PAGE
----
Figure 6. A son of the Baron mated to a granddaughter of the Baron.
When I first visited Don Glionna I immediately spotted "The Baron" then looked at all of the birds in the stock loft and knew instantly that Don Glionna had, in an incredibly short period of time, populated his stock loft with sons and daughters of "The Baron." It was obvious he was proceeding on an inbreeding and line breeding program. It was a pleasure to see those beautiful hens and to realize that Don Glionna had come to understand the incredible value of the hens to the long-term future success of any loft. Over a year later I asked if I might borrow one of these hens and I proceeded to mate it to a son of my "Phar Lap." In fact, I thought so much of Don Glionna's hens that one of his hens was used to breed my pick entry for the 2005 Sun City Million Dollar Pigeon Race in South Africa. I was very pleased with the results (Blue Panther was 229th overall and 2nd Canada National) and was totally surprised that fellow Canadians were not beating a path to his door. I guess the real reason that they do not is the truth of the old saying that most people seem to be more interested in the "sizzle" rather than the "steak." Well Don Glionna is currently serving "steak" and I for one am not so full of ego or pride that I cannot see it and pull up a chair to feast on some great "steak" myself. Whether other Canadian fanciers recognize it or not is of little concern to me. Clearly there is a lesson to be learned here. You are never too old to start a family of pigeons.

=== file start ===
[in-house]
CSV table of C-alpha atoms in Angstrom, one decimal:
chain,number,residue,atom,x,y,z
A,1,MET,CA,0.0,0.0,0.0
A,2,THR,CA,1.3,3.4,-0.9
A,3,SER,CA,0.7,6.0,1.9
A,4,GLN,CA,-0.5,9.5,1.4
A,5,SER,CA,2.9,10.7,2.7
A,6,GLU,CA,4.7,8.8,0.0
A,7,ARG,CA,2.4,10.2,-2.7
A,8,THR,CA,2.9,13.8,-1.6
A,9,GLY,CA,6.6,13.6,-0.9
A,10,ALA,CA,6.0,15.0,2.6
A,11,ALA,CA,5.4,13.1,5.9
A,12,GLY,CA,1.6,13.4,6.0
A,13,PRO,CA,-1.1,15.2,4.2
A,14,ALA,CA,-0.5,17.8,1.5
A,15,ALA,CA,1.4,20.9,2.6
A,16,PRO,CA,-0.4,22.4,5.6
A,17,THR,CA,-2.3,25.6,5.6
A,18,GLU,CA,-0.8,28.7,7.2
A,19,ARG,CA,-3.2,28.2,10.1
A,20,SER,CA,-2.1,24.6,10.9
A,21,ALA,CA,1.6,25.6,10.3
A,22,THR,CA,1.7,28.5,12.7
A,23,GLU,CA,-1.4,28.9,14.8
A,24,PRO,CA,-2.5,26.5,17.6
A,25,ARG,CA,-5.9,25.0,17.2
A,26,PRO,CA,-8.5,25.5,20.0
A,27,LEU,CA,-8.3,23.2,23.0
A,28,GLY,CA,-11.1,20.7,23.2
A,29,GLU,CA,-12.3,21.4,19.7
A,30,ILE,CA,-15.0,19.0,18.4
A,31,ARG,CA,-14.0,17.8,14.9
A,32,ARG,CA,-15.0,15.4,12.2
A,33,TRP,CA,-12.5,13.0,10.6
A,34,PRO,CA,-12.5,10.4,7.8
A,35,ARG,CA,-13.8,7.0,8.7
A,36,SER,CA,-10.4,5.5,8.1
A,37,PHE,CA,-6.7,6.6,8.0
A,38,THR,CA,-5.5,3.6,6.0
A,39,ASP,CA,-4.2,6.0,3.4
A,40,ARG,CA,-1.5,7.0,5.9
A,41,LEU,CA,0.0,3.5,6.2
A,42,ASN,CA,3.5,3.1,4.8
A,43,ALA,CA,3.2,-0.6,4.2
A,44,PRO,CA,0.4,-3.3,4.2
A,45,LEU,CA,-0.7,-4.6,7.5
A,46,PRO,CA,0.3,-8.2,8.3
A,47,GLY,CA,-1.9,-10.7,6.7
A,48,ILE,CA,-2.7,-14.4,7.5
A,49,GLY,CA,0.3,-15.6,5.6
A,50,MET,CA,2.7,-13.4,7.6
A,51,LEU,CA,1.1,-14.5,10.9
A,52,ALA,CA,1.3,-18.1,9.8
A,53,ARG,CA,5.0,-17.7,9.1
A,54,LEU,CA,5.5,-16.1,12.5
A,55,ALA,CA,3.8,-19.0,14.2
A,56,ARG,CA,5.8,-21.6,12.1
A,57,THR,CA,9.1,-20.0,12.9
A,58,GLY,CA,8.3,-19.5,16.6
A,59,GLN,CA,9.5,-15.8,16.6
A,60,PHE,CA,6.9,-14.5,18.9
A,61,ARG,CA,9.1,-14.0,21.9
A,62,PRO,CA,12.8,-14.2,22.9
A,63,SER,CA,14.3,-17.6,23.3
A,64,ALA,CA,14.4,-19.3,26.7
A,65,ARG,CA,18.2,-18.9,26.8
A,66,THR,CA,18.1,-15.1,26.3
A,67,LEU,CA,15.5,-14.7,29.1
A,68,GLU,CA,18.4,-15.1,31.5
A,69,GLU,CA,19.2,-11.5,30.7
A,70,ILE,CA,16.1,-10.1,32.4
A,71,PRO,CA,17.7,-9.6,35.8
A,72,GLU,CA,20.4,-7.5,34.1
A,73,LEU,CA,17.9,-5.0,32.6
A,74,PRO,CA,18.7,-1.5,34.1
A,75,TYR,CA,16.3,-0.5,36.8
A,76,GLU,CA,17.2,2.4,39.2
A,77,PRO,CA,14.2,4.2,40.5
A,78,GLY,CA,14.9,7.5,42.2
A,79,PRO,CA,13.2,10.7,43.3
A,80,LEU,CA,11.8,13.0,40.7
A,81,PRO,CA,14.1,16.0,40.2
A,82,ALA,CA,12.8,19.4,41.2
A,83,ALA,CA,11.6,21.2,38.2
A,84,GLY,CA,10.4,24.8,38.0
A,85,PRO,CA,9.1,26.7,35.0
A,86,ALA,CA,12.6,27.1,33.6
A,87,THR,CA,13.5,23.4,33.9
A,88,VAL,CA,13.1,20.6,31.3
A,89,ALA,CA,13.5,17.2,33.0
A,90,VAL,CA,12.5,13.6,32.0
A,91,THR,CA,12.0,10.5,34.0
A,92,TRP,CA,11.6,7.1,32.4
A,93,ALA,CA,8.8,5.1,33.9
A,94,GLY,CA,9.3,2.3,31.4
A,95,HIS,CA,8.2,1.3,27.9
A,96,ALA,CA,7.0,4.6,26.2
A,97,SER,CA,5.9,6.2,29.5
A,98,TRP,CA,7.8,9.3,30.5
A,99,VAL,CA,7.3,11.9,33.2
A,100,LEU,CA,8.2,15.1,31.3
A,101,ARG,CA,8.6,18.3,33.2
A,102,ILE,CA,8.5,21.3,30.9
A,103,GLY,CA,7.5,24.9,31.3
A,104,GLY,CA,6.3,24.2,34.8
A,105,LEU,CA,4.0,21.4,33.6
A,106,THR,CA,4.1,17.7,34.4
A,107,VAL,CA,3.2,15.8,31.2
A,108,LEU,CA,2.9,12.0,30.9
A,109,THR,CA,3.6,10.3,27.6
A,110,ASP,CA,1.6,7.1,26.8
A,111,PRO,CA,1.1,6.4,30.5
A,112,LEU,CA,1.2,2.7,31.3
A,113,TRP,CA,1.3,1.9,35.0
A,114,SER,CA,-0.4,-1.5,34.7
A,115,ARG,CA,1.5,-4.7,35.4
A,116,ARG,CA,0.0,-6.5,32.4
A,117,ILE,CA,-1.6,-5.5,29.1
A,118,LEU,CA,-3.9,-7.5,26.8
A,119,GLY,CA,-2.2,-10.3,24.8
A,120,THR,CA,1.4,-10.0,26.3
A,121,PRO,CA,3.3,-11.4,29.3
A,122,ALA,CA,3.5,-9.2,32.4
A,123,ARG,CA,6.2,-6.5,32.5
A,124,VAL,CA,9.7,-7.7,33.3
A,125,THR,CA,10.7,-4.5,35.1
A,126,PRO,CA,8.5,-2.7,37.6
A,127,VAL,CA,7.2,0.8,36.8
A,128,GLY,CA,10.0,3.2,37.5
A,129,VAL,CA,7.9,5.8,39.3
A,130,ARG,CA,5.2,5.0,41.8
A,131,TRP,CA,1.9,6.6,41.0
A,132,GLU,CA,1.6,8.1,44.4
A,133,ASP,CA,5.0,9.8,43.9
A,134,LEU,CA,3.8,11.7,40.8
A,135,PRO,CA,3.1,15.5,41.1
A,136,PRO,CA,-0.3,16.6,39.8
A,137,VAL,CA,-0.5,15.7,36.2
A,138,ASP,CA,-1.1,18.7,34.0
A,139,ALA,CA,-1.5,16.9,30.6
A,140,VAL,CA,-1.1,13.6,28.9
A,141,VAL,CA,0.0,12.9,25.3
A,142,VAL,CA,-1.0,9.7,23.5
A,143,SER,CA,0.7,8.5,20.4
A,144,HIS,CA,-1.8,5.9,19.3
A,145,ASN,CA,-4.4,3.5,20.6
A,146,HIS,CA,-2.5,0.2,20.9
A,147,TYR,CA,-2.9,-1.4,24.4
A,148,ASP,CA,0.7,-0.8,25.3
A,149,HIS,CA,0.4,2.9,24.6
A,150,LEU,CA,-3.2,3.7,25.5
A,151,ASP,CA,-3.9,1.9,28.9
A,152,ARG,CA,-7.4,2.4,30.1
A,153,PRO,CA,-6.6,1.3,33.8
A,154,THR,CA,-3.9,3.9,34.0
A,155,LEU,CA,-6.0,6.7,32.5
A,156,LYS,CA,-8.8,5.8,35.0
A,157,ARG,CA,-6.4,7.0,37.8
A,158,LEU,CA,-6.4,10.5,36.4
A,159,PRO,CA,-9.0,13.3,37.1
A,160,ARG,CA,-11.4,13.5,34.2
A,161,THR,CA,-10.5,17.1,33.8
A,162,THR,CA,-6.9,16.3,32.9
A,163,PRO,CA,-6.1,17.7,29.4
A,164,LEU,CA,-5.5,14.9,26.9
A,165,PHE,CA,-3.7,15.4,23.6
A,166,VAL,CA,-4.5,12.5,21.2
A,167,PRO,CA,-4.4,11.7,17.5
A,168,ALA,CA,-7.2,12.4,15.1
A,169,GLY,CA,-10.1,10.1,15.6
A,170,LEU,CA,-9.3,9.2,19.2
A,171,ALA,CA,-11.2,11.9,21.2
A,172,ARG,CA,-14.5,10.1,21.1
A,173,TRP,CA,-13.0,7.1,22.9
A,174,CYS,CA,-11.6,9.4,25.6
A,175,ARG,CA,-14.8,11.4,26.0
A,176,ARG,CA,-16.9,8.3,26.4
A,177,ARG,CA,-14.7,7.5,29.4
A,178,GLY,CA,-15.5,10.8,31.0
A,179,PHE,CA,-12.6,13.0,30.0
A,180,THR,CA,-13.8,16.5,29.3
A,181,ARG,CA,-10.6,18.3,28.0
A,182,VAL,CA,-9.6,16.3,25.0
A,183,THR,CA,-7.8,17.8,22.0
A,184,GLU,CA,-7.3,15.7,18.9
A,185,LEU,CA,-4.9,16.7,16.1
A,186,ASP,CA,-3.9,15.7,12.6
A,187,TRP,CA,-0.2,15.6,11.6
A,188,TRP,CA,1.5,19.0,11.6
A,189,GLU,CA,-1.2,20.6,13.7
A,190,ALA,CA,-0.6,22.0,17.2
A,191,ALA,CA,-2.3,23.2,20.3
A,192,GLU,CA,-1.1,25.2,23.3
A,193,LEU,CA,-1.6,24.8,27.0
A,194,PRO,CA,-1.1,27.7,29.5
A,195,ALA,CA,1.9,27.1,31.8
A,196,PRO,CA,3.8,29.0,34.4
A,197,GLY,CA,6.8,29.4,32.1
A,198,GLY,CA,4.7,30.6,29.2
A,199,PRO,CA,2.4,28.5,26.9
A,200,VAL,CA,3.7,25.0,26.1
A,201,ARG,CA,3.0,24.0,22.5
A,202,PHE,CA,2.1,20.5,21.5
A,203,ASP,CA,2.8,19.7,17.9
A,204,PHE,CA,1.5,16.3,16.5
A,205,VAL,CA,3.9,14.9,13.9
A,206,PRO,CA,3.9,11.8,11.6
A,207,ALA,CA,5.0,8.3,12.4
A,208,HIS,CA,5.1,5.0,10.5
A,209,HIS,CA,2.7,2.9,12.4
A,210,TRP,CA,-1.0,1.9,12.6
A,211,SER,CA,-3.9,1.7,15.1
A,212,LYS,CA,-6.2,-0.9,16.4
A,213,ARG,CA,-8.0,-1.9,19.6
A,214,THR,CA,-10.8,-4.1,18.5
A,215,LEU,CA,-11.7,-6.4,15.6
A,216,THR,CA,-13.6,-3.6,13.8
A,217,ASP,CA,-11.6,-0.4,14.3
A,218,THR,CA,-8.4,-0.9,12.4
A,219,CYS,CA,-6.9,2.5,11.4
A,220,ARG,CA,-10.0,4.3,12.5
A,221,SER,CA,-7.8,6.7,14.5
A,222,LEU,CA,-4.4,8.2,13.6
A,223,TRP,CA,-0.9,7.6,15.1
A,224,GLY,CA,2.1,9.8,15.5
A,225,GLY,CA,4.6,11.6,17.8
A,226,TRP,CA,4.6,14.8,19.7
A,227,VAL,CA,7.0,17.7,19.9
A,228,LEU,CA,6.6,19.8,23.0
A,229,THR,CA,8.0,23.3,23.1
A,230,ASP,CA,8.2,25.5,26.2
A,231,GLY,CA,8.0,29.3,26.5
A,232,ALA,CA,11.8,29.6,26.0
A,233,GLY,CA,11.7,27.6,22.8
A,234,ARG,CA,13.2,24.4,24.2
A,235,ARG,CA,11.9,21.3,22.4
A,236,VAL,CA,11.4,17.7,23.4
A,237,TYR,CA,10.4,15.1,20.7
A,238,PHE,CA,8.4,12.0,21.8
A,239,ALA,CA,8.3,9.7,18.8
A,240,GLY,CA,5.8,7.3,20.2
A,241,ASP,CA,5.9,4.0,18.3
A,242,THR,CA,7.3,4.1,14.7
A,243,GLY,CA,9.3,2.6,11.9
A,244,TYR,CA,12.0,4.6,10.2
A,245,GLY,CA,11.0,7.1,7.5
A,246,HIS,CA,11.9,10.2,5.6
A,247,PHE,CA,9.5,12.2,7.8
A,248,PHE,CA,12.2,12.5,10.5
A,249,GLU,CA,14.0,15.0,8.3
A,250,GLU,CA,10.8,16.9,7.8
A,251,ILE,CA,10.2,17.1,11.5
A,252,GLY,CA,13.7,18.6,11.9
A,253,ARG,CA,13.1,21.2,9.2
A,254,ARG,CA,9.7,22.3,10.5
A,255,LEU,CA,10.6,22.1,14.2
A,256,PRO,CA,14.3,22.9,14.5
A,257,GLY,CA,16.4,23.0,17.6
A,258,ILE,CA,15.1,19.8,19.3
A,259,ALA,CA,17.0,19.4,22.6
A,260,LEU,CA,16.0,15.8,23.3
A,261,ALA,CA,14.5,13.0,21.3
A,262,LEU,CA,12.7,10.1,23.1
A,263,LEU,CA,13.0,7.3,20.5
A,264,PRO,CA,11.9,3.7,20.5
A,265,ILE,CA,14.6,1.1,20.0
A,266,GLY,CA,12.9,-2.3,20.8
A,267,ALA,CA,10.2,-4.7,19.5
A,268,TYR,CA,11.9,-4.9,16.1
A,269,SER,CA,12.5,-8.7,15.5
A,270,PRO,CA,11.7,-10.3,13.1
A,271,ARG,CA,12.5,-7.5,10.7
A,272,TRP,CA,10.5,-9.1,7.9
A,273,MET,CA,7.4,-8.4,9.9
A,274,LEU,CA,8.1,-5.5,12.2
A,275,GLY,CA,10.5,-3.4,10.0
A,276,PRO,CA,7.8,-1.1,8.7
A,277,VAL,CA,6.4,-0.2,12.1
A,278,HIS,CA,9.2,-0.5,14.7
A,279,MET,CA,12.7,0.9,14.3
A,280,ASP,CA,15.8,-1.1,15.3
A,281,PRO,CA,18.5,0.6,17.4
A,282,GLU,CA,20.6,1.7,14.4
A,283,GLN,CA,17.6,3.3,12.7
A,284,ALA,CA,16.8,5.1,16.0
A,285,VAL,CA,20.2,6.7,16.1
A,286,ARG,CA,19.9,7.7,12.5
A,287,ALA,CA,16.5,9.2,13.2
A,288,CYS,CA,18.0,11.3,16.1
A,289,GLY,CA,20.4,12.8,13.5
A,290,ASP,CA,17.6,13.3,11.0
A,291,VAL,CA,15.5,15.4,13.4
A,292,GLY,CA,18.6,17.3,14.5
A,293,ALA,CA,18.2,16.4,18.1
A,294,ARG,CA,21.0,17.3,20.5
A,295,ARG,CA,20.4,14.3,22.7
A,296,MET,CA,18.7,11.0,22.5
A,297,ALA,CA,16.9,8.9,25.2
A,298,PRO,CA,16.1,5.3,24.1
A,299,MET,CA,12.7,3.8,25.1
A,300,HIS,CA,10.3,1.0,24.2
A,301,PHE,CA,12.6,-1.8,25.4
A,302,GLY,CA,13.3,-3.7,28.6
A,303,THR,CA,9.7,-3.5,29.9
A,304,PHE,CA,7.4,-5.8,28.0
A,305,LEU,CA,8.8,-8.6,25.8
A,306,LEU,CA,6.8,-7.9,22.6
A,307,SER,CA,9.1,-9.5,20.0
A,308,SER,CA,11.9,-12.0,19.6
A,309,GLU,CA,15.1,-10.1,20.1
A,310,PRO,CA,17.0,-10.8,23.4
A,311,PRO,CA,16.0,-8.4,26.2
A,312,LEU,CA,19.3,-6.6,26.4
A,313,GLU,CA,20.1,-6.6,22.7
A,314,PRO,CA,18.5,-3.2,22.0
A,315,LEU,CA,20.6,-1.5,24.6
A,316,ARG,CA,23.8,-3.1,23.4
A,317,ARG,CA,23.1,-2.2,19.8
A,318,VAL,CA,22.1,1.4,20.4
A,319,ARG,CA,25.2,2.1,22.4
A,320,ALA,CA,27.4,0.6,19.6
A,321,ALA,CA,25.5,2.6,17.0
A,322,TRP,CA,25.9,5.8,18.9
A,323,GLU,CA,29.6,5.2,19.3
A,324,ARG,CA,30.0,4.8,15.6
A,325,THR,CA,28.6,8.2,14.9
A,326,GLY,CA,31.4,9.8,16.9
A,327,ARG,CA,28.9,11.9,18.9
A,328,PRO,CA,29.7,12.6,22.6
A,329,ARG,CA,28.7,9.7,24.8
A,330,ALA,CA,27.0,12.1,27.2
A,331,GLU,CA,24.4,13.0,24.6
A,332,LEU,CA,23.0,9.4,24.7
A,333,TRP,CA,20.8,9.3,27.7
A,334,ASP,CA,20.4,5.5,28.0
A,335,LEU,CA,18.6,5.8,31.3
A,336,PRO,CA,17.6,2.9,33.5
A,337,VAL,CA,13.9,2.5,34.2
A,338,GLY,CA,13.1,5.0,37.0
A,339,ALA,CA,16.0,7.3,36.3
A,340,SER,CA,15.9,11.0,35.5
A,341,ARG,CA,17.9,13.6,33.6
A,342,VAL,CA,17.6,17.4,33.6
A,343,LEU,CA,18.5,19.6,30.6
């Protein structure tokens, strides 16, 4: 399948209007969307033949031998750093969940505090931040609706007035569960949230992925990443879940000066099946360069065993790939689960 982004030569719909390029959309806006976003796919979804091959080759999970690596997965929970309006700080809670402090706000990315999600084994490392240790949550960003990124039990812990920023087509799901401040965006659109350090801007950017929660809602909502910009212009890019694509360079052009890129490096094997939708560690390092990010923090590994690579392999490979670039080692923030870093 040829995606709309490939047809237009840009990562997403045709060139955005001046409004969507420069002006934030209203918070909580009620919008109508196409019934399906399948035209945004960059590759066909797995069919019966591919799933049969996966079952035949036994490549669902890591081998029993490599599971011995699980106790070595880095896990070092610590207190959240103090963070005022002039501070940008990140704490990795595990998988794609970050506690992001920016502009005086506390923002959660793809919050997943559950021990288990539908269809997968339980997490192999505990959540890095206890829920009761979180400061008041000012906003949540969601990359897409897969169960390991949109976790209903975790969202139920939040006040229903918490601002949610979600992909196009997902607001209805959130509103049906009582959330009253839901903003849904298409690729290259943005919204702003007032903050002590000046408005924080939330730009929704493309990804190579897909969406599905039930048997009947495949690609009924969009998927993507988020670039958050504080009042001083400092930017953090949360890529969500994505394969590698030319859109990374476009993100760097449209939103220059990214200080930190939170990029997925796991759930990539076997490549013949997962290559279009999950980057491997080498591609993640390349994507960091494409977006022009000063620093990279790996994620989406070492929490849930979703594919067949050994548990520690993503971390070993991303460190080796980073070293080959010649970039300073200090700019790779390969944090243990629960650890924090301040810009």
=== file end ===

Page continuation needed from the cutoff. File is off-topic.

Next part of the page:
Figure 7. The hens off of the Baron and his sons are like peas in a pod. Exceptional bodies, beautiful faces and wonderful performance. The ideal racing pigeons.
Figure 8. You can see for yourself the consistency of these pigeons both hens and cocks. It is a beautiful thing to see and believe me you do not often see it in most lofts.
Figure 9. How many times have you heard people claim that they go to Europe to look for small backyard lofts that are really successful. It is my contention that you can save your flight to Holland and Belgium and find small successful backyard lofts in Canada and the USA if you care to really look.
Figure 10. As incredible as it may seem Don Glionna has successfully started an inbred family of "Verbart 46" pigeons and it took him only five years to do so. If you are new or returning to the sport keep this small backyard success story in mind. You can do it to with a lot of research a lot of dedication and a clearly laid out plan that you wish to follow.